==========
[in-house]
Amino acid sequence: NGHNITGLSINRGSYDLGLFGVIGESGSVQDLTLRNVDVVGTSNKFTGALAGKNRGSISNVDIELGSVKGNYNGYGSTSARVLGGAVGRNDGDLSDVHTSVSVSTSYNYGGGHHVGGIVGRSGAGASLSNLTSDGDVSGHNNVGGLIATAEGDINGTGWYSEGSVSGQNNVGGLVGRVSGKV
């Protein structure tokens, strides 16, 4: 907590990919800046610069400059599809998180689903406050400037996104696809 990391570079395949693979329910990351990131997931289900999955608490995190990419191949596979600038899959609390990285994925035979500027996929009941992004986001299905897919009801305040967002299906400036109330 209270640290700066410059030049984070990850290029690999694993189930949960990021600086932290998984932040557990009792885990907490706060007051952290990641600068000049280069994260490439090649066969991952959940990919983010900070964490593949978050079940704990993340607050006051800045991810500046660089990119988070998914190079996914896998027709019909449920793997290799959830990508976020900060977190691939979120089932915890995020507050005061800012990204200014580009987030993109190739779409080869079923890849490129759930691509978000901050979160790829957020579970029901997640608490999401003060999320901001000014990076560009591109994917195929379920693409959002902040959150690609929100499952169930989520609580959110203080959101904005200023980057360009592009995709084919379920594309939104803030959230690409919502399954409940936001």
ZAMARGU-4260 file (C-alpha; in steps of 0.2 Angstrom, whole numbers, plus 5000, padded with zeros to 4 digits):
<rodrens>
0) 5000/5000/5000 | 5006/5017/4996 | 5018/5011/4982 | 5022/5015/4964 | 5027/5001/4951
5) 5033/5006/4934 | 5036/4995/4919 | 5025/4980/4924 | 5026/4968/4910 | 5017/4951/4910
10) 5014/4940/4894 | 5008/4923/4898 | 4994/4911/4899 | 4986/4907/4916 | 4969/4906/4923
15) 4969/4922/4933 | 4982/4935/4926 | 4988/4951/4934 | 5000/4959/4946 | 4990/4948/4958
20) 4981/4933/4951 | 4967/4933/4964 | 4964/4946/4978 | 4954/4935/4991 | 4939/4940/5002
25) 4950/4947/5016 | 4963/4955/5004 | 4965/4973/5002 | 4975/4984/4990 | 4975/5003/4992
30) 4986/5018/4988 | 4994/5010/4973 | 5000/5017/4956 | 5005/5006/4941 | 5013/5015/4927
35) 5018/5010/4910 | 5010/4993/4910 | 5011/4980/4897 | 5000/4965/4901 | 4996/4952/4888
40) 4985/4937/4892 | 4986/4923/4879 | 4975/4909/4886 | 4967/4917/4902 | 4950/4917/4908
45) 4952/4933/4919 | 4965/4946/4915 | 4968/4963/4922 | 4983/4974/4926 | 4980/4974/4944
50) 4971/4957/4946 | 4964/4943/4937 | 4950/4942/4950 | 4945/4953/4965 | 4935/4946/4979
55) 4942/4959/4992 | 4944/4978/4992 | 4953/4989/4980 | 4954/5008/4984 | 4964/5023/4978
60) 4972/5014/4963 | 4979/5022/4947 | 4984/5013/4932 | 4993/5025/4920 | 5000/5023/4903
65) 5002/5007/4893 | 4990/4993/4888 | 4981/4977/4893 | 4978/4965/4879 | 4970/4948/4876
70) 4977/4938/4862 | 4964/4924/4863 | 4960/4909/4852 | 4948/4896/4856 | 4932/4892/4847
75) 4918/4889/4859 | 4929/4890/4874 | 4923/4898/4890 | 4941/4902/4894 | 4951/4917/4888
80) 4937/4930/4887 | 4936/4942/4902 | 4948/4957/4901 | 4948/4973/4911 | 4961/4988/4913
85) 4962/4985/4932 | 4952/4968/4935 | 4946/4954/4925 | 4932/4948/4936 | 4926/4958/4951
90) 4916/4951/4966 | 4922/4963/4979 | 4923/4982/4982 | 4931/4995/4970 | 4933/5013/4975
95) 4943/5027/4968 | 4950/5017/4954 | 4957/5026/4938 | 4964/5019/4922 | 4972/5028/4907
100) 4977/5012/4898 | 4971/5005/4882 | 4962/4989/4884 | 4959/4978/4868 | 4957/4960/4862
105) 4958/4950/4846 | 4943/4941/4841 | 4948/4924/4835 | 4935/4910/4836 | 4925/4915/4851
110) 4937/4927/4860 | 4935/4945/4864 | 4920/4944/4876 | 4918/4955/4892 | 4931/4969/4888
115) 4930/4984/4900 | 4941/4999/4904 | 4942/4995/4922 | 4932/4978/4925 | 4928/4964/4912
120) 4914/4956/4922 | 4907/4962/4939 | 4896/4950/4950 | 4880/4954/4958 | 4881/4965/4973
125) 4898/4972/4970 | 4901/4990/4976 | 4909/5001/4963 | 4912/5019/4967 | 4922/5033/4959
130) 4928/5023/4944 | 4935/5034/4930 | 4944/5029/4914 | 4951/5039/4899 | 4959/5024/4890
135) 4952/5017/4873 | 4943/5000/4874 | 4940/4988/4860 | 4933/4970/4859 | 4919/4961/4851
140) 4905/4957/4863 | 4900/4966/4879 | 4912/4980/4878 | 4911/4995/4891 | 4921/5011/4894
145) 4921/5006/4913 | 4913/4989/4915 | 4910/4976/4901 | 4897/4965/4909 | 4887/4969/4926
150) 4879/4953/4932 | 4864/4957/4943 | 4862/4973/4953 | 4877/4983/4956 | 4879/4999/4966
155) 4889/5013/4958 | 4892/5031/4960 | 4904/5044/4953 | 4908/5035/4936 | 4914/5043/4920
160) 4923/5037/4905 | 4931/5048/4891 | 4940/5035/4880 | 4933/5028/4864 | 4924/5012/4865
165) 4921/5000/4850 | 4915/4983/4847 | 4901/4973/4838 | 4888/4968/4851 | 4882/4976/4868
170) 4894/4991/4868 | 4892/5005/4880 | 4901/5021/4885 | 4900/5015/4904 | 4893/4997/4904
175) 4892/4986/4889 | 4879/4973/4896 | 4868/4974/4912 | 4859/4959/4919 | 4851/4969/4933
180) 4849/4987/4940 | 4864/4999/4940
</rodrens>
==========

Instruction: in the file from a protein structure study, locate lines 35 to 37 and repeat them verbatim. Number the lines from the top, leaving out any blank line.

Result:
145) 4921/5006/4913 | 4913/4989/4915 | 4910/4976/4901 | 4897/4965/4909 | 4887/4969/4926
150) 4879/4953/4932 | 4864/4957/4943 | 4862/4973/4953 | 4877/4983/4956 | 4879/4999/4966
155) 4889/5013/4958 | 4892/5031/4960 | 4904/5044/4953 | 4908/5035/4936 | 4914/5043/4920